WSS Featured Blogger: Melanie of Just a Bump in the Beltway
- Name: Melanie
- Blog: Just a Bump in the Beltway
- Tag Line: Politics and Culture from the Left Side of the Page
- Location: http://www.node707.com
1. How did you start blogging? Why do you keep at it?
I started reading the blogs a couple of years ago and admired the way they built (or defeated) community and gave voice to the powerless through the comments boxes. I'd been reading the fairly rough lefty political sites for a long time before I got the nerve to begin commenting a little over a year ago. The political blogs are very male dominated and not the friendliest place for a woman with strong views. In the process of becoming a heavy commentor at places like dKos and Atrios, I found a voice I'd never used before and discovered that I'd developed some real expertise at political and cultural commentary that was a new and surprising development for me. And that other people liked it.
Other people liked it so much that I was eventually invited to become a guest blogger at dKos, the first and still only woman ever to accept such an invitation. It was exciting, it was scary and a learned a great deal about myself as a writer, scary because Kos's audience is so huge and they have zero tolerance for mistakes. It was a wild ride and I enjoyed every minute of it, particularly the interaction with the other guest bloggers. I'd had some stylistic difficulties with Markos from the very beginning: I was consciously writing with a more personal woman's voice than had been my habit because I discovered early on that more women commentors would take the plunge and come out from lurking. Eventually, Kos decided that what I was doing stylistically just didn't fit with his "brand" anymore.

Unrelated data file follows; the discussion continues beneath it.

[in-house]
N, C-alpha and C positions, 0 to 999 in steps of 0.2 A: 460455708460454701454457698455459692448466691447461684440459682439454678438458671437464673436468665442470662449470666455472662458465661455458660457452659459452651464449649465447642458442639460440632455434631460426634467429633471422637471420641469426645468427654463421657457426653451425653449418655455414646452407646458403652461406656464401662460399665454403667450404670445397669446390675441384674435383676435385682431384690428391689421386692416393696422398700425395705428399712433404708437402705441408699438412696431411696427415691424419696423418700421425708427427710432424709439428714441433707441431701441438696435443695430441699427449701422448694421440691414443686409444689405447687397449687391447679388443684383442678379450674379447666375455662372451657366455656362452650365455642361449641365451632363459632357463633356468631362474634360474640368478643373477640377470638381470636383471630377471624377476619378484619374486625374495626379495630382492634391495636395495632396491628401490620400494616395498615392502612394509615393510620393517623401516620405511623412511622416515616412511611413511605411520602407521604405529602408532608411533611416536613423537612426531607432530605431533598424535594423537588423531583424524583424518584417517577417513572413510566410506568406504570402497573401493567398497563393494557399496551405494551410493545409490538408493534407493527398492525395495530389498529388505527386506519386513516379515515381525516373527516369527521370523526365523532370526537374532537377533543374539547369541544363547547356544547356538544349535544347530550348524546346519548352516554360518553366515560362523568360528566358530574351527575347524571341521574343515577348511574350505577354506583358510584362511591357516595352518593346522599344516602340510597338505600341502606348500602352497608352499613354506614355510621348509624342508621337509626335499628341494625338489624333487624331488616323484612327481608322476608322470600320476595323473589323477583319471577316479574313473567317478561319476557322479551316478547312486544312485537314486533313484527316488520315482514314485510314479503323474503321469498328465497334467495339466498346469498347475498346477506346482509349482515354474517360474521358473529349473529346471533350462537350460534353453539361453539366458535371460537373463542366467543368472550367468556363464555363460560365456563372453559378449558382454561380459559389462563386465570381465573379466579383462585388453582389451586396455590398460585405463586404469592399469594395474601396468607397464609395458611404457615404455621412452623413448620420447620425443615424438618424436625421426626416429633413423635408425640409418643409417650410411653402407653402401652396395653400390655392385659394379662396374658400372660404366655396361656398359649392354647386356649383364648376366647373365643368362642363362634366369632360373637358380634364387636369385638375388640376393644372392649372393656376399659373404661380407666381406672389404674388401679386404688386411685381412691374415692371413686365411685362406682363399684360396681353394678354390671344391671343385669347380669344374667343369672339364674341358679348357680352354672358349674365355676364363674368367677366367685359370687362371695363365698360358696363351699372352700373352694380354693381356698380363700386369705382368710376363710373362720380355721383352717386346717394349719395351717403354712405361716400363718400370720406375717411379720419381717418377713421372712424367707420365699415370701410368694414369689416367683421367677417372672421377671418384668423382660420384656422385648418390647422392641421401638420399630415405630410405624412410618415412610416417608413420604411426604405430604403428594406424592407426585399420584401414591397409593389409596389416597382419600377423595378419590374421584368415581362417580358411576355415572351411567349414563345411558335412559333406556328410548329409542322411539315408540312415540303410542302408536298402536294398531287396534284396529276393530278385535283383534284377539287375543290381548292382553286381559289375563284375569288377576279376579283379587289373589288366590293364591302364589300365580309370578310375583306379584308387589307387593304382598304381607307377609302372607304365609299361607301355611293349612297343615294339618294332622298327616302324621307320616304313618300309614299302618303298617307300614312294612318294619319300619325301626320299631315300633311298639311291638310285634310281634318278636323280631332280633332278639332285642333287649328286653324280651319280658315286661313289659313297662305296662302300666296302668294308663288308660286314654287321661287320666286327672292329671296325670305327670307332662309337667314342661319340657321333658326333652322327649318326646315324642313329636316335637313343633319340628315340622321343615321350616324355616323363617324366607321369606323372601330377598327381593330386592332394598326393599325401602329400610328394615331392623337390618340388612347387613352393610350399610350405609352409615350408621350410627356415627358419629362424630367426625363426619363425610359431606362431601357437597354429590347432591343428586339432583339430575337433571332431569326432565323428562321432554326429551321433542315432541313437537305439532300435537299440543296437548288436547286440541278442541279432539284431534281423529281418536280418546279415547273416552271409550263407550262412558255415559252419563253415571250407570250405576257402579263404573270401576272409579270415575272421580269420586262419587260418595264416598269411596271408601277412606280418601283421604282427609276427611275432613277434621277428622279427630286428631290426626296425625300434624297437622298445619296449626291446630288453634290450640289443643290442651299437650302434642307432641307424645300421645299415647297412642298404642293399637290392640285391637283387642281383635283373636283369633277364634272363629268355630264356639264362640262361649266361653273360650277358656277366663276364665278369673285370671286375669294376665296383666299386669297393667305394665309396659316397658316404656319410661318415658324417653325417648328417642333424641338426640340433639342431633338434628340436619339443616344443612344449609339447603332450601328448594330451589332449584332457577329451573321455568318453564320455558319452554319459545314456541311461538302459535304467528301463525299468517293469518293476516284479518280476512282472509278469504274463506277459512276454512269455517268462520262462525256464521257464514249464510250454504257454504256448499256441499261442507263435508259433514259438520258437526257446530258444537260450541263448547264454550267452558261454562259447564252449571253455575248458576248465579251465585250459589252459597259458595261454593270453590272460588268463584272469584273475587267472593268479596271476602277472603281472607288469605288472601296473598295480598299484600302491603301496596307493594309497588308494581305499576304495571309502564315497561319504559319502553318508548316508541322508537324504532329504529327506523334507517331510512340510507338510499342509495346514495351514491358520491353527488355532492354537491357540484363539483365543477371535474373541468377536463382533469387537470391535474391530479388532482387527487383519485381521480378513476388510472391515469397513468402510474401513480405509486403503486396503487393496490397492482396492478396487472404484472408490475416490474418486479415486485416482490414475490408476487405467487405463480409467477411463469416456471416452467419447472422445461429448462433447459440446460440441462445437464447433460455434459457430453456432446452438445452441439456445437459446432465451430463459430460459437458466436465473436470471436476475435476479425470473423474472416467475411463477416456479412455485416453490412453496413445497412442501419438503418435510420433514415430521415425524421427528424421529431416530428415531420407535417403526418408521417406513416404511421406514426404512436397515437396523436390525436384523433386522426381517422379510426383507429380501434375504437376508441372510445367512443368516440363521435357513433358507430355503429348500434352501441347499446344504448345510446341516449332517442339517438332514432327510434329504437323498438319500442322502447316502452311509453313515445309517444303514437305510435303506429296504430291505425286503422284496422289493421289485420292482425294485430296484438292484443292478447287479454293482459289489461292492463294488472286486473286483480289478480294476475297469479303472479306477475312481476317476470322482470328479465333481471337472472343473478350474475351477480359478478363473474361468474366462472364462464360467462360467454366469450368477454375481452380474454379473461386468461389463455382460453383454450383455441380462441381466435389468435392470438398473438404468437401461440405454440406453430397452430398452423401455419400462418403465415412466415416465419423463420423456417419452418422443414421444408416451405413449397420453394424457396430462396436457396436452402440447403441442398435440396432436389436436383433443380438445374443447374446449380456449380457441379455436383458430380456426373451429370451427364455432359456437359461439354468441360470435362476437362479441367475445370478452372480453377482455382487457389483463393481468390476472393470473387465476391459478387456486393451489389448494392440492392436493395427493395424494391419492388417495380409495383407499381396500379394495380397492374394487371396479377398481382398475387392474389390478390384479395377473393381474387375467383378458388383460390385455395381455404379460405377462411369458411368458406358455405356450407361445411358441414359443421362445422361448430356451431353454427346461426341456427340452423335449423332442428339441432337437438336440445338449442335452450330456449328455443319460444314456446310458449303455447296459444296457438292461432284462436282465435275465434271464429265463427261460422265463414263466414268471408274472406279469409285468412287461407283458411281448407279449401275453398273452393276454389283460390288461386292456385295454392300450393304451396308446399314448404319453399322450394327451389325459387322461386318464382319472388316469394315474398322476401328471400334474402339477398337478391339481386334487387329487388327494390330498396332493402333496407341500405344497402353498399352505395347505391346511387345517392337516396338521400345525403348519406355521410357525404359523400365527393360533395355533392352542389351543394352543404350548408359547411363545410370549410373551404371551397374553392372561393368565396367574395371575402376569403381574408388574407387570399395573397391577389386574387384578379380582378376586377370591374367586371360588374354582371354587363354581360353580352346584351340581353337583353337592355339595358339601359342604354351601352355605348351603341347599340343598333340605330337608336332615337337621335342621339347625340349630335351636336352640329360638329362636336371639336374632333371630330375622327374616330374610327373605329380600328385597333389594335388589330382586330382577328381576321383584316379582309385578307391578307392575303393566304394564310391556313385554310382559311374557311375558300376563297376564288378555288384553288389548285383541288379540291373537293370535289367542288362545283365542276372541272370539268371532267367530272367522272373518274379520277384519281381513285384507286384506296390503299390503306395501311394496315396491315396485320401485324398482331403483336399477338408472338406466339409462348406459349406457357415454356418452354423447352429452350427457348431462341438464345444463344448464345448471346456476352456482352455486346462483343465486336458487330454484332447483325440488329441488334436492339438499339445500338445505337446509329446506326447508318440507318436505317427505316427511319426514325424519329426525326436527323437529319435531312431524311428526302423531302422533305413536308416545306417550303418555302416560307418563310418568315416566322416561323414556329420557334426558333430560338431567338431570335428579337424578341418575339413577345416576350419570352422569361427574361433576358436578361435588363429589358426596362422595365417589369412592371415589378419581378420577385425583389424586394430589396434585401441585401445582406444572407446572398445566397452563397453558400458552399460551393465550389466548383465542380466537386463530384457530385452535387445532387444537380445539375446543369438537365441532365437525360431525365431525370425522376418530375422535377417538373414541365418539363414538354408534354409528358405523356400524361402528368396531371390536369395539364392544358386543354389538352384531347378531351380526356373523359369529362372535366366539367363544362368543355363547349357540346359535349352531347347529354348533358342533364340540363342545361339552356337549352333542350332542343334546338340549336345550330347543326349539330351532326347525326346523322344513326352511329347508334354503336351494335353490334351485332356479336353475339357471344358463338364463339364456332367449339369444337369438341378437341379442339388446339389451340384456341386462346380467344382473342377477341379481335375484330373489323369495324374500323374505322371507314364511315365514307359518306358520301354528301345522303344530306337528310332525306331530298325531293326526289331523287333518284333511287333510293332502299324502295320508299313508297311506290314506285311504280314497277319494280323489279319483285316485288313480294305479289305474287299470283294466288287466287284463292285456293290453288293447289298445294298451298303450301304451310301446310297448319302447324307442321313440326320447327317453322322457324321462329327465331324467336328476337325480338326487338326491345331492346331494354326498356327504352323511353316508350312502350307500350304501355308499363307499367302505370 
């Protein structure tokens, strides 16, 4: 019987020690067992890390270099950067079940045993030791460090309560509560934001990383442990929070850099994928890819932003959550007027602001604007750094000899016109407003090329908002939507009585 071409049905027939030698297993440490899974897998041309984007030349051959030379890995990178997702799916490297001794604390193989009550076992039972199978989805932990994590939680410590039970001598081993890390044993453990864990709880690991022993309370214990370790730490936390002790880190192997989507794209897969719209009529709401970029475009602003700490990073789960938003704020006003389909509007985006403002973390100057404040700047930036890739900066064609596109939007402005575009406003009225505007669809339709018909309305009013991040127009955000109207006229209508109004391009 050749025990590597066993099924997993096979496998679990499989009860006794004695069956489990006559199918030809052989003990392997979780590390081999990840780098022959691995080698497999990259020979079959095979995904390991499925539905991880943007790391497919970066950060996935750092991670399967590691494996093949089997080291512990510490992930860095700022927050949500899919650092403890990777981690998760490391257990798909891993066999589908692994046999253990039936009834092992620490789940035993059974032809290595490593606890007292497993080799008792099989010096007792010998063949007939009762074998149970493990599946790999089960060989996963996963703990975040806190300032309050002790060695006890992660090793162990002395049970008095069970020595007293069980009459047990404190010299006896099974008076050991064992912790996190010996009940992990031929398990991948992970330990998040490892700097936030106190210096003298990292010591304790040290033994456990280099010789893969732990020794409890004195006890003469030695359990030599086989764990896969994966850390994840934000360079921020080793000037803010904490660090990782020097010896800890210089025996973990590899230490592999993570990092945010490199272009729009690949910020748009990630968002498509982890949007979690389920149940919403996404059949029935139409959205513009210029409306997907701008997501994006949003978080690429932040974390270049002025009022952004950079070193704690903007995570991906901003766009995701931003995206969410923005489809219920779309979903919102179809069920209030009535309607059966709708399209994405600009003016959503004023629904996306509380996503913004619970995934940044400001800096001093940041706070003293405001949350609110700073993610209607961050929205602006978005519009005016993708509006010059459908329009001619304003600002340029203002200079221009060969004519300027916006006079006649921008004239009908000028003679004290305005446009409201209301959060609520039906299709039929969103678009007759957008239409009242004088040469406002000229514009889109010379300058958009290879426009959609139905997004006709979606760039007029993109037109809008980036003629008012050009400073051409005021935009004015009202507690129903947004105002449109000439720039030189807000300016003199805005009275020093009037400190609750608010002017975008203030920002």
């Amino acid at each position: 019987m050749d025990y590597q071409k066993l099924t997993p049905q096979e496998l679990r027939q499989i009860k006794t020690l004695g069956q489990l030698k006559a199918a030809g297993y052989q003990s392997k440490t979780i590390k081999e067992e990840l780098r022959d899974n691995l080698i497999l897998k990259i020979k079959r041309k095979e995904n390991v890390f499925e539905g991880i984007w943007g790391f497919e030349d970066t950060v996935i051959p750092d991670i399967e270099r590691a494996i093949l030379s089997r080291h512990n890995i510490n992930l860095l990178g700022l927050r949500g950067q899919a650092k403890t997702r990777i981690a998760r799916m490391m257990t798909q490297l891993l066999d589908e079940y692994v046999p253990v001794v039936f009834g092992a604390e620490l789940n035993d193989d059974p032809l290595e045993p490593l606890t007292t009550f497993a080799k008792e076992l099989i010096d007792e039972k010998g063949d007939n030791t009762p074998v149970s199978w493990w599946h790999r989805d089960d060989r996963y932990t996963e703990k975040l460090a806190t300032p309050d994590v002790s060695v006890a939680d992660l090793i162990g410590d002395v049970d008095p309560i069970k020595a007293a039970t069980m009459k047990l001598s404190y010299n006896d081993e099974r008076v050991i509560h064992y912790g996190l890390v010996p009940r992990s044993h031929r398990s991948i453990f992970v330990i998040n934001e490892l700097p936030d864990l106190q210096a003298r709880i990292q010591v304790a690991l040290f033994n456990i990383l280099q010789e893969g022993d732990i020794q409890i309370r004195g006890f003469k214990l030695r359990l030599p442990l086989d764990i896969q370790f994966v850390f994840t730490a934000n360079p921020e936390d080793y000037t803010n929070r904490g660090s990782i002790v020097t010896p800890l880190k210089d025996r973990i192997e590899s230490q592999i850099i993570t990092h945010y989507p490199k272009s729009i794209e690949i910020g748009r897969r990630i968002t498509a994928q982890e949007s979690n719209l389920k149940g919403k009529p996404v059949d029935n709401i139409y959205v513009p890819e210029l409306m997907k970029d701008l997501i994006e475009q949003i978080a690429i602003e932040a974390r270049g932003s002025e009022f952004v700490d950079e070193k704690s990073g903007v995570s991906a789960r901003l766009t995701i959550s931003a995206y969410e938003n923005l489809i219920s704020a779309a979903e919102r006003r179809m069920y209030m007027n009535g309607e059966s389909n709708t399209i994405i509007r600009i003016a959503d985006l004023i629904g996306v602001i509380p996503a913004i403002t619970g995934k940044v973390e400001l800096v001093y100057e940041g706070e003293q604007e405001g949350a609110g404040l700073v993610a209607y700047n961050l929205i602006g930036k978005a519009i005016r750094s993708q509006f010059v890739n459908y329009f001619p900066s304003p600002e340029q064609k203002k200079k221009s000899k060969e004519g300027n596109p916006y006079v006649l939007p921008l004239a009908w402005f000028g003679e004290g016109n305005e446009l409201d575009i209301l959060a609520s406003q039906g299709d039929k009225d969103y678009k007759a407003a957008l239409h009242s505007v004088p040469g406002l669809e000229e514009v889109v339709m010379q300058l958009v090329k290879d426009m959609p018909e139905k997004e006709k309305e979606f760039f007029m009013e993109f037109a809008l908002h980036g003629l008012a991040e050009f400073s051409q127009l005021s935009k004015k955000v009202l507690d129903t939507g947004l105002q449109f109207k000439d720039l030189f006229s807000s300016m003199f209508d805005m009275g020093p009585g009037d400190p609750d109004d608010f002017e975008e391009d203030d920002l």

A few days after I disappeared from his site, I was contacted by a reader (with whom I'd corresponded briefly) who wondered where I had gone. When she discovered I was blogless, she offered to set up a site for me (which was beyond my technical capabilities at the time.) Within ten days or so, I was live at Just a Bump in the Beltway and a number of readers who liked my work at dKos followed.
2. What are your most important issues?
Bump is still evolving as my interests and those of the readers evolve and the constraints on my time change, but my interest in the intersection of politics, religion and culture hasn't changed much. My perspective is female and occasionally specifically feminist Gender and sexuality (and specific biases about what those words mean) are so much a part of the secular culture that they must be looked at as a prism which sometimes distorts and sometimes illuminates. I hope that I maintain a critical distance from both.
The secular left in this country doesn’t understand that it has a common cause with the religious left and I hope to bring my theological background to bear to help religious lefties find their voices. The vocabulary of the religious right has co-opted nearly all of the traditional language of theology. It is time for us to take it back.
3. What's the nicest recognition you've ever received from the media and/or the blogosphere?